Doors and windows always mark the border between two worlds so that they are sometimes an invitation to travel.
Occasionally, opening one of them allows discovering something different than our cozy universe.
Most of the time, doors and windows are made to get out of danger and preserve the private life.
When a door closes, it seems normal for most mortals to see sooner or later another one opens.
Otherwise, if it were not the case, it would mean we would be living inside the jail and it would be hell.
From time to time, doors and windows are the mirrors of our personality whose they reveal one side.
We rarely push the door of a fitness center, a church or a school by accident.
Two windows, four walls, some vertical lines and few colors for this minimalist image.
Waiting for the Postman
No security cameras, no electronic gadgets to get inside, no safety glass. I love these doors from another time... probably like the burglars.
Twilight Over the Roofs
I do not really know why, but it reminds me of the scenery on the rooftops of London with the ballet of the chimney sweeps dancing in Mary Poppins's company.
Almost unmissable tourist attraction located on the borders of Normandy and Brittany, the abbey of Mont-Saint-Michel first was a center of pilgrimage, then a fortress, but above all a prison as soon as the sixteenth century. The image represents the close-up of a rusty cell door.
Typical construction of a balcony called "mashrabiya" in the Arab countries.
Erosion of Time -2
The scars of time are indelible. In their own way, they often remind us of events we would have experienced personally, bad or good.
Erosion of Time -1
Poorly maintained paintings are often the best witnesses to raise remembrance of the good old days.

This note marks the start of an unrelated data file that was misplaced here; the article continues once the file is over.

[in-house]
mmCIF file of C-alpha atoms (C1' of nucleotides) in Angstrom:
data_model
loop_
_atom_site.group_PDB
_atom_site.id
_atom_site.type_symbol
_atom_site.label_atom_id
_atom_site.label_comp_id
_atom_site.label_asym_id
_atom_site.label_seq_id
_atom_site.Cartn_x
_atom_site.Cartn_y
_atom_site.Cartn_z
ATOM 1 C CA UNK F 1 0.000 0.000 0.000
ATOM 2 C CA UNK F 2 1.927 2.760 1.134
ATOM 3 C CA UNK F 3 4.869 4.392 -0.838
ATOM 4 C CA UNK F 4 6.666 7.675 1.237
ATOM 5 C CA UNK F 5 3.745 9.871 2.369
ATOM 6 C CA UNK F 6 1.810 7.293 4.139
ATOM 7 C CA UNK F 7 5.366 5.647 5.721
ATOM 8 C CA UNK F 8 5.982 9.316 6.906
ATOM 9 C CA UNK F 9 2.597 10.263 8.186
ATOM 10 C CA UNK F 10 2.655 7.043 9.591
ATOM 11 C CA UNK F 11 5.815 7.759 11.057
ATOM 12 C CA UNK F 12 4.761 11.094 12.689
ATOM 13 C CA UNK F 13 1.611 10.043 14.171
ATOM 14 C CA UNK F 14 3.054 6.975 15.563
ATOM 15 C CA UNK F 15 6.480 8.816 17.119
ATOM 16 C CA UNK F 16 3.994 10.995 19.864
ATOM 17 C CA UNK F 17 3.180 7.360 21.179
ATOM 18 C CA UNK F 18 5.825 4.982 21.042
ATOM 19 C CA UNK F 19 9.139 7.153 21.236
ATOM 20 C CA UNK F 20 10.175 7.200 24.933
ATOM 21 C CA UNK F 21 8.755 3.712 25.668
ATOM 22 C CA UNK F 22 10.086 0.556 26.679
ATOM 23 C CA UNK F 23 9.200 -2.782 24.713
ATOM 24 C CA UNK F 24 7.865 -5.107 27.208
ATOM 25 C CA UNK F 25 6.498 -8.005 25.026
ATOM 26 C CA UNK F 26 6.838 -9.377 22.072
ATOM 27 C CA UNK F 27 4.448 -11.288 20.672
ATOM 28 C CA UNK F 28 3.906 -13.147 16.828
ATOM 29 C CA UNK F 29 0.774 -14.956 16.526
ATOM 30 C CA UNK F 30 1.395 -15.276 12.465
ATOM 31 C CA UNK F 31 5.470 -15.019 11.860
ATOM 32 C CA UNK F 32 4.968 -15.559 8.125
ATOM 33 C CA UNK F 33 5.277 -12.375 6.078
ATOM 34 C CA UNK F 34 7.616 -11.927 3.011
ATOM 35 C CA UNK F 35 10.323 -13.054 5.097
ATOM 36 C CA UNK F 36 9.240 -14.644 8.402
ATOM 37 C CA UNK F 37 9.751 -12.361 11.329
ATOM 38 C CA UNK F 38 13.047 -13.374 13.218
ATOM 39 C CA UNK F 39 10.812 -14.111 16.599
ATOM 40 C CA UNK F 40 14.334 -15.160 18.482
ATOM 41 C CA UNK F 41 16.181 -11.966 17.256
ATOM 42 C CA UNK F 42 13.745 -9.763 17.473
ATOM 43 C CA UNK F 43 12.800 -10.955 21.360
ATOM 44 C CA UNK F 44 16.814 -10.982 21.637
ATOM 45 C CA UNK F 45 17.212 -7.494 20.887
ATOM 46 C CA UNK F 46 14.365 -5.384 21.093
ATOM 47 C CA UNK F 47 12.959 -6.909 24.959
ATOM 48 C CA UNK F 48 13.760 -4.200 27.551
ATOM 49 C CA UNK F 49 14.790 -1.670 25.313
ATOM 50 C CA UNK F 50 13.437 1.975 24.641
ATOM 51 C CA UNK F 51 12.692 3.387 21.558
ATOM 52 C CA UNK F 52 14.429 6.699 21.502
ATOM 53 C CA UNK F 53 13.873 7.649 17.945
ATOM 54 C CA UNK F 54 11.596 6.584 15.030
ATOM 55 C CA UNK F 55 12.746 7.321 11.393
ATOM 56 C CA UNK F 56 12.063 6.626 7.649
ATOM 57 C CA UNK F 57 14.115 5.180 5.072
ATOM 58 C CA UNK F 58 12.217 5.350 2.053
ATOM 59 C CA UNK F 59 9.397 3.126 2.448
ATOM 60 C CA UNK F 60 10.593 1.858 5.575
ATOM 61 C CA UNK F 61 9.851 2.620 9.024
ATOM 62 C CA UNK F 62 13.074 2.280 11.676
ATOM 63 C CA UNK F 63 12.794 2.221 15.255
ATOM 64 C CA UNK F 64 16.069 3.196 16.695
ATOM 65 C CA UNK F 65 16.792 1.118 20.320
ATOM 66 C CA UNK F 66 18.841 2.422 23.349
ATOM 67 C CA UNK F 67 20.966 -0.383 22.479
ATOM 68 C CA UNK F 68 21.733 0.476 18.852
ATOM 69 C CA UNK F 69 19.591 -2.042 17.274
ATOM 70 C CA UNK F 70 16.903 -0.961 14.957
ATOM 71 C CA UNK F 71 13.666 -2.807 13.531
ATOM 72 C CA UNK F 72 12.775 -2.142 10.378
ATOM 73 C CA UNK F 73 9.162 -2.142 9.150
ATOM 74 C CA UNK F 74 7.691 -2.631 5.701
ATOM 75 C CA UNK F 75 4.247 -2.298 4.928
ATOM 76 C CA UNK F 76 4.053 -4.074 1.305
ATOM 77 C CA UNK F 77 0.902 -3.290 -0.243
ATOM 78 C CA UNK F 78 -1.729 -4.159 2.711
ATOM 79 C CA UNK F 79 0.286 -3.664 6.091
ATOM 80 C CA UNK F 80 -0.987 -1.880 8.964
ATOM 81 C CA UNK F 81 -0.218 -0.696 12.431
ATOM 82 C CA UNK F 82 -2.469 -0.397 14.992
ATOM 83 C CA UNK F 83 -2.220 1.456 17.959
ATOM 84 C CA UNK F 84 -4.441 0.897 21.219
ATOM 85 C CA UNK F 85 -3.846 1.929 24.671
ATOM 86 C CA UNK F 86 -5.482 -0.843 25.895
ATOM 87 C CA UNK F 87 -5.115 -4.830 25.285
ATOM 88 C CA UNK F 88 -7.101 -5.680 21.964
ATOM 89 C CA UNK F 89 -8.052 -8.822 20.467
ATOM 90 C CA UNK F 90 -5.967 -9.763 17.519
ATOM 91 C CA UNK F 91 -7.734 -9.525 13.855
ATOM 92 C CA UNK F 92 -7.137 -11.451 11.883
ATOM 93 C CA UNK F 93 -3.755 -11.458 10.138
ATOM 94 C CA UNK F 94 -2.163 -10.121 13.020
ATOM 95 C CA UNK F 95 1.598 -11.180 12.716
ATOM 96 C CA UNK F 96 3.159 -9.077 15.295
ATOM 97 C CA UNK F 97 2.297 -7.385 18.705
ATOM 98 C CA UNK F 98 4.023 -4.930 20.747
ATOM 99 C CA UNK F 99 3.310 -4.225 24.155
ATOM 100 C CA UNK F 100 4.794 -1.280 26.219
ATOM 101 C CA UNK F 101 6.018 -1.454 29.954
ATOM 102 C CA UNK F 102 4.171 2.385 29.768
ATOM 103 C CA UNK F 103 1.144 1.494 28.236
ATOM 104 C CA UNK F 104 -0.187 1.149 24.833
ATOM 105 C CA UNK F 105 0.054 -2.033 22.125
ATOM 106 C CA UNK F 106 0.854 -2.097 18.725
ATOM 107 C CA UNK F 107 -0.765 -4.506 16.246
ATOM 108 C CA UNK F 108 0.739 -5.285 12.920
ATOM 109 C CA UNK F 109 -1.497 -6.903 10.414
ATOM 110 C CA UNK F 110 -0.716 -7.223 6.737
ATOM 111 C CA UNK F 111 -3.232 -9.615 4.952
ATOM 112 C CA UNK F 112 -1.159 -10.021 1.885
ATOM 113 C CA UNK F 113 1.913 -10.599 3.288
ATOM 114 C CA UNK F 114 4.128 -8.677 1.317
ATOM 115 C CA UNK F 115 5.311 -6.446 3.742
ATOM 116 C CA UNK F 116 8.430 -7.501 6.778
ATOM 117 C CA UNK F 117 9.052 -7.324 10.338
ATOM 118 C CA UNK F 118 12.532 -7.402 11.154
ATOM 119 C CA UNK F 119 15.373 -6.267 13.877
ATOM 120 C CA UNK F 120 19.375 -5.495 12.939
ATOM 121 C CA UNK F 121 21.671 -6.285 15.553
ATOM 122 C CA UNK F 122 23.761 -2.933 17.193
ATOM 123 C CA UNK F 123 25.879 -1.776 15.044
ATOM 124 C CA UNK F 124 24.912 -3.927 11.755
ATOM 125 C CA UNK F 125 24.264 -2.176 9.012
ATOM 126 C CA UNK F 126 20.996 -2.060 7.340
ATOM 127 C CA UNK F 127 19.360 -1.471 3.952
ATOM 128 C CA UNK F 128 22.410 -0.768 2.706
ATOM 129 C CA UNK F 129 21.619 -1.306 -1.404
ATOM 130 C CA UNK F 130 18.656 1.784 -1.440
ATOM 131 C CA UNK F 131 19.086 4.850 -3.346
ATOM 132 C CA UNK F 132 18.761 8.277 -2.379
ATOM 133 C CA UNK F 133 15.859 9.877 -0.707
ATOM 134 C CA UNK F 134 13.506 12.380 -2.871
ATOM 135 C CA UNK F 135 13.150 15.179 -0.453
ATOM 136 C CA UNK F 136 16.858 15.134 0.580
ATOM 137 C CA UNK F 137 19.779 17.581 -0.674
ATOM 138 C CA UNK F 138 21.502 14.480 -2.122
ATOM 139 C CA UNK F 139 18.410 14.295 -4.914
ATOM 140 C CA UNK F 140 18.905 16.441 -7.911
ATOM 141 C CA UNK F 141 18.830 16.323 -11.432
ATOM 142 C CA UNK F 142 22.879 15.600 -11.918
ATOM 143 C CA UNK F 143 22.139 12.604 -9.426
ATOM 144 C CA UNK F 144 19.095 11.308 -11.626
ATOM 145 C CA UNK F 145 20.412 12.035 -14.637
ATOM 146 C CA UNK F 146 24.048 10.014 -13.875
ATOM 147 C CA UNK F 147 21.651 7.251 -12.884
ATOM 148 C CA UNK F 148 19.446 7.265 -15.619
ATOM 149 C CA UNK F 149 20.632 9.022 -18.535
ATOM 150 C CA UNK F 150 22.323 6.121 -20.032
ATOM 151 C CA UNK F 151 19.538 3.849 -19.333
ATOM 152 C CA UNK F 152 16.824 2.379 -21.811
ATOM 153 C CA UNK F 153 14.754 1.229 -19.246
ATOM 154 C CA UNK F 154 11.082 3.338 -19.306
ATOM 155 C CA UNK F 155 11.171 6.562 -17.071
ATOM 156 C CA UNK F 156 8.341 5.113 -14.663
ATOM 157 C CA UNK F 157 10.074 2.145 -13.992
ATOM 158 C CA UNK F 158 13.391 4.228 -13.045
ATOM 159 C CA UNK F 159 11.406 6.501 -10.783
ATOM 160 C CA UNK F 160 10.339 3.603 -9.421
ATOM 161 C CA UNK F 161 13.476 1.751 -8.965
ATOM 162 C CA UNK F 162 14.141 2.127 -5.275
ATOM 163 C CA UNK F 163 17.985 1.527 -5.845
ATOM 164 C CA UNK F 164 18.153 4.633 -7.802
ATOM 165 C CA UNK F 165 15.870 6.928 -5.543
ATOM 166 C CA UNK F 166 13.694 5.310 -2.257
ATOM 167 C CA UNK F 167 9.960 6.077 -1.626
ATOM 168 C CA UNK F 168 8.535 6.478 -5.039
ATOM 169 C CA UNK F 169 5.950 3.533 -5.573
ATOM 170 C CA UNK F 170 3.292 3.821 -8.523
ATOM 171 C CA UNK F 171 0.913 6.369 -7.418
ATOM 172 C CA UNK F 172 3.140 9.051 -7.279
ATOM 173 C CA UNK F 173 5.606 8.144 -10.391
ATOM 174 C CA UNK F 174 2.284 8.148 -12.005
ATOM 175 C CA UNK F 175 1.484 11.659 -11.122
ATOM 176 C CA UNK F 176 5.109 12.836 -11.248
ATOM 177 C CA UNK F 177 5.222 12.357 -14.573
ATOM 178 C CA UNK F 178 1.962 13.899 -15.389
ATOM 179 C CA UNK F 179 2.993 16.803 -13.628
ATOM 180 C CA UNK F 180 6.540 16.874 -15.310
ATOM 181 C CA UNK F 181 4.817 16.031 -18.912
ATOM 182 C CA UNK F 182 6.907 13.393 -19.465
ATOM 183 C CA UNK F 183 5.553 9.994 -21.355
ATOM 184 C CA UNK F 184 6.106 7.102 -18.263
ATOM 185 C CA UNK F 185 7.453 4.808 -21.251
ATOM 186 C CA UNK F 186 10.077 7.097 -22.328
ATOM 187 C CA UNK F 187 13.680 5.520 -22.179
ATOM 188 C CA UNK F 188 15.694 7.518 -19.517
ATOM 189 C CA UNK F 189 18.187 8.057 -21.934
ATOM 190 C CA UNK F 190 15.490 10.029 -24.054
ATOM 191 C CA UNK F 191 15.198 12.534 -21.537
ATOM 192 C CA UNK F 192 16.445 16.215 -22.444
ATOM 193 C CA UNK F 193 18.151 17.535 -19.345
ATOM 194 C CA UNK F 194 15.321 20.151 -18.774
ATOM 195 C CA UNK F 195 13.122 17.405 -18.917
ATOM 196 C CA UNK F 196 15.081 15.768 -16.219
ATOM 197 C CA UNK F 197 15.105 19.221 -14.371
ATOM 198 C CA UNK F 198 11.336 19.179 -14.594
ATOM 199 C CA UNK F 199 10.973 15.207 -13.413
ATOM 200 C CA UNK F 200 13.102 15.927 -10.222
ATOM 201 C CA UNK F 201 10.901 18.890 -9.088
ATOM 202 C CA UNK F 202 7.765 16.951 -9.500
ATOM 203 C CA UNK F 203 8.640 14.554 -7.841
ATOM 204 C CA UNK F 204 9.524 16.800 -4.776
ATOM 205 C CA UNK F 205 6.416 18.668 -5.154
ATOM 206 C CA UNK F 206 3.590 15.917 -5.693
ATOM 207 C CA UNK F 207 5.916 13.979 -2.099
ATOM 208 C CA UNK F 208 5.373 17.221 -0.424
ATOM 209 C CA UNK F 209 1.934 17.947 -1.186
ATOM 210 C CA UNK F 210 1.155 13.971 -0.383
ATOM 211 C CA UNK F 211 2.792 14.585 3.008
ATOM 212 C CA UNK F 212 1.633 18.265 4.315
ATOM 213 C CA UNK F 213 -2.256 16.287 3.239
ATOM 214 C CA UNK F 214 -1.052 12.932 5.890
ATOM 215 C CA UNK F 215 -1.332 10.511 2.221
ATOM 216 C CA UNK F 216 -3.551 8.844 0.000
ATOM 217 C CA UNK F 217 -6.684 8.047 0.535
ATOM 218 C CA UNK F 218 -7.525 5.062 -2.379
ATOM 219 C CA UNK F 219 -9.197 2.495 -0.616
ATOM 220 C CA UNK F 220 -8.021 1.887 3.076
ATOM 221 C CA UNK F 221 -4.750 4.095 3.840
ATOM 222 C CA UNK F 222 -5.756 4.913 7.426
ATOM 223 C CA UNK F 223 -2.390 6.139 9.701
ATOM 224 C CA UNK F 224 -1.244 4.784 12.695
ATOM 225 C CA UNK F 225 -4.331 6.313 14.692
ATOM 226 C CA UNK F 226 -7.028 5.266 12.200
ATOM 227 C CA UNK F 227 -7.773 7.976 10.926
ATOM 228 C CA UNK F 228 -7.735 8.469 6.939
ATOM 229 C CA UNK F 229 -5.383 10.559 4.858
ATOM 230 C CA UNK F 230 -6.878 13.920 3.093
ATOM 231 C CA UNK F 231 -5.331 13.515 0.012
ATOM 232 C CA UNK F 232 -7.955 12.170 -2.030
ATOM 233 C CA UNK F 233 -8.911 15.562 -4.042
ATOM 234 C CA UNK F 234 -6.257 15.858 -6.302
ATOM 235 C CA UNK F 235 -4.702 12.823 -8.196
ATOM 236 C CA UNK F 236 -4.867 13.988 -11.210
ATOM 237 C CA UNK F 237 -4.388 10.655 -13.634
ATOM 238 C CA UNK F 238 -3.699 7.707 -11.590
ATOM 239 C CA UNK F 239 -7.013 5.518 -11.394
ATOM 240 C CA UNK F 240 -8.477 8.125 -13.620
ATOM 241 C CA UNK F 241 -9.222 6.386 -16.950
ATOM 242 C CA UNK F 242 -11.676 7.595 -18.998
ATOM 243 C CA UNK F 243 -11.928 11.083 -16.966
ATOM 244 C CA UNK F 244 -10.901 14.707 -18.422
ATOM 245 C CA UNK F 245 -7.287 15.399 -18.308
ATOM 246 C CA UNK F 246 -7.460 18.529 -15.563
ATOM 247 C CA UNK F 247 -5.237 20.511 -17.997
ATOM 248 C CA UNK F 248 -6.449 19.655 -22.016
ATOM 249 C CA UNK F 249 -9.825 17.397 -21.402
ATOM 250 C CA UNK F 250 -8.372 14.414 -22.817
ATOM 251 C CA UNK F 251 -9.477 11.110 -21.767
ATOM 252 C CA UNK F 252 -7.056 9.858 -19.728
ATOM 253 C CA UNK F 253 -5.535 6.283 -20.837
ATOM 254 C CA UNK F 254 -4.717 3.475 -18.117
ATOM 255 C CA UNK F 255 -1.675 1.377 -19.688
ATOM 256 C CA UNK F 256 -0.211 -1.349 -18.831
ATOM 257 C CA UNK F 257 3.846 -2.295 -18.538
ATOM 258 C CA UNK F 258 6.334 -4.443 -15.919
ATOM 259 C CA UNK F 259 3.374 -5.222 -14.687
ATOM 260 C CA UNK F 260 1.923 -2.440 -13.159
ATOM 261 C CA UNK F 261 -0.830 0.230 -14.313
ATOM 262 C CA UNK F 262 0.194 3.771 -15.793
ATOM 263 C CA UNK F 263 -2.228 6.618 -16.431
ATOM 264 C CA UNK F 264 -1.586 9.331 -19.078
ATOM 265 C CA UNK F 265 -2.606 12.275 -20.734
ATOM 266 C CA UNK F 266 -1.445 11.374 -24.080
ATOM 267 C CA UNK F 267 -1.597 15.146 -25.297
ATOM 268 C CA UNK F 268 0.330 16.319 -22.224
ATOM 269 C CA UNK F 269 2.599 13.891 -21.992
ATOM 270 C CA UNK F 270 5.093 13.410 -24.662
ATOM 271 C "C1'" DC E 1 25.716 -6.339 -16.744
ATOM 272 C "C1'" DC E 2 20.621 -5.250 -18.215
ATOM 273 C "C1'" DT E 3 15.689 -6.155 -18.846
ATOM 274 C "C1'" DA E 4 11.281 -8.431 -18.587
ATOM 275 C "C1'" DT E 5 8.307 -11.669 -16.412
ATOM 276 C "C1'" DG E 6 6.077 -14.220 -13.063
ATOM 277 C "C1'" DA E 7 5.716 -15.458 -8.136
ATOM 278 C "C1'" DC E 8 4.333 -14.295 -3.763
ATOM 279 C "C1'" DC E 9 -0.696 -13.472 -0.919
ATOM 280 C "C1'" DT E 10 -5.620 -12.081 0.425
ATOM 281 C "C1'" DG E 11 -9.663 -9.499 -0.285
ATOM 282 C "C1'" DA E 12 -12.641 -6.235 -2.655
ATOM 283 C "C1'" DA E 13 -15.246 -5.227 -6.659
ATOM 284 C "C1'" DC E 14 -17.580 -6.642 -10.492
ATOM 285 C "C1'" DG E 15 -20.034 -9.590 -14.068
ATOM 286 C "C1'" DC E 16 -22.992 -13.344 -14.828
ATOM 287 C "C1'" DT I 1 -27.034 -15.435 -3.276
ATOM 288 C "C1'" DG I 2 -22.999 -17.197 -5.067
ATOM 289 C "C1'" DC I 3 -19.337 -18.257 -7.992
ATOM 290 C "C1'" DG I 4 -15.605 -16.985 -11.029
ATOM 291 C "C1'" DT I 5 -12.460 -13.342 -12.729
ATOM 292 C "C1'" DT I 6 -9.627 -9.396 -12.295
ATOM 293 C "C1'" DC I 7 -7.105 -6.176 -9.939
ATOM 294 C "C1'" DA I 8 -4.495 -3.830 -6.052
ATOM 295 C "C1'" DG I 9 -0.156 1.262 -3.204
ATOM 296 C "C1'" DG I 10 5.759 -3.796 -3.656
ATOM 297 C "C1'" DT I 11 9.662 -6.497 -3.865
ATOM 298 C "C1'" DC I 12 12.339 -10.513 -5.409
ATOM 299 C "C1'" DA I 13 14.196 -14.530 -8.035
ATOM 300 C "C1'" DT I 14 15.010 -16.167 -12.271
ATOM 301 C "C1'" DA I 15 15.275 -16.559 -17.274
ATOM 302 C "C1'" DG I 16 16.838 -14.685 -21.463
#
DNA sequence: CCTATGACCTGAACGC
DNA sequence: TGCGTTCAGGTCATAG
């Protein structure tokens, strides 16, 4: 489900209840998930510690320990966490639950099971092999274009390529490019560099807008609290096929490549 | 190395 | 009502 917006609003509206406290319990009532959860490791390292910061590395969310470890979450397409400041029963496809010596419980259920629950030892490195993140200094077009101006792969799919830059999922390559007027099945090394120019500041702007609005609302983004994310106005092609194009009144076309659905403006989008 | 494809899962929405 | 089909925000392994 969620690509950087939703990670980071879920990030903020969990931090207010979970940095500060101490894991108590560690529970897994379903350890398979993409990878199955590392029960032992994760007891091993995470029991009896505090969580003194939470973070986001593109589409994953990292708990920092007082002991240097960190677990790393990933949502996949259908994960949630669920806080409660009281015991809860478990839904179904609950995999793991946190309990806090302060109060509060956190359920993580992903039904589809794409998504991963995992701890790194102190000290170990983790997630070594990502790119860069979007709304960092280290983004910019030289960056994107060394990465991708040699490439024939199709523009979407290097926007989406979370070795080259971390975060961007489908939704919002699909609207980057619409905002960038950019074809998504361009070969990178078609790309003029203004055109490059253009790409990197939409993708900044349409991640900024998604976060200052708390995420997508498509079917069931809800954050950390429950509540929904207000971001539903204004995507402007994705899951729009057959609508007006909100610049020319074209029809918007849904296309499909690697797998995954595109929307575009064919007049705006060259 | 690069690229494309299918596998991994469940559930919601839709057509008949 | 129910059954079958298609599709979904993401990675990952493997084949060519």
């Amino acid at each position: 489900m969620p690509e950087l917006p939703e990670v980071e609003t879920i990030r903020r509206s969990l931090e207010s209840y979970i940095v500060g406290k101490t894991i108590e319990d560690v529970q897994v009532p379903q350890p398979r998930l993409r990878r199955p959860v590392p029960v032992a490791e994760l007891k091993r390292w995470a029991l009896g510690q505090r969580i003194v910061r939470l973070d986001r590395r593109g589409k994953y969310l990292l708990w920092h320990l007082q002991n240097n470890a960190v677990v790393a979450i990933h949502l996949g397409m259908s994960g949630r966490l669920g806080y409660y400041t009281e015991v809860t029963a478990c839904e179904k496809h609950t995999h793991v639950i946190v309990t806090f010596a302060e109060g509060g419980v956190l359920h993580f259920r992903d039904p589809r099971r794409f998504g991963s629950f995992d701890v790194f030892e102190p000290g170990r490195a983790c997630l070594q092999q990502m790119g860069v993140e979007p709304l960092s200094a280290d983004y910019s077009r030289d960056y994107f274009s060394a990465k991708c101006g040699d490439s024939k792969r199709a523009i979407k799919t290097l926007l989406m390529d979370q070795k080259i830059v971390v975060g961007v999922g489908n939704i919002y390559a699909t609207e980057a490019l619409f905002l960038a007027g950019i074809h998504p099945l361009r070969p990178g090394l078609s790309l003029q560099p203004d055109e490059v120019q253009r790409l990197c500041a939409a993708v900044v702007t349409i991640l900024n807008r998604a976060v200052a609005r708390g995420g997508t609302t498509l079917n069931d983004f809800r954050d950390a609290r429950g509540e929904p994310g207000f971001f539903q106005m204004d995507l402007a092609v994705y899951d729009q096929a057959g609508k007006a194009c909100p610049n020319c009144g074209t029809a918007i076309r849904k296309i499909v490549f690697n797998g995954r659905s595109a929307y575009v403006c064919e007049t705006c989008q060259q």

Window and Vertical Lines
This window is quite common in Arab countries. It is not only intended to naturally ventilate the interior of a dwelling by accelerating the movement of the wind thanks to the very narrow mesh of the geometrically assembled pieces of wood. It is also intended to conceal women from indiscreet looks.
The End Justifies the Means
Nestled in a dark corner of the Abbey of Mont-Saint-Michel (France), this trap door, whose opening allowed at best the passage of a hand, was articulated on two disproportionate hinges. The Mont-Saint-Michel was also a prison from the 16th until the 19th century. The purpose of this opening perhaps was to hand the food to the prisoners. After all, the end justifies the means.
Memory of time
That door is always closed, never opened!
Its old dried-up planks of wood, half calcined by the sun, stand like sentinels, the guardians of a vanishing time.
The door stood before me like a colorful patchwork surmounted by the number thirteen. Thirteen... a great program for the superstitious! Damned or auspicious number?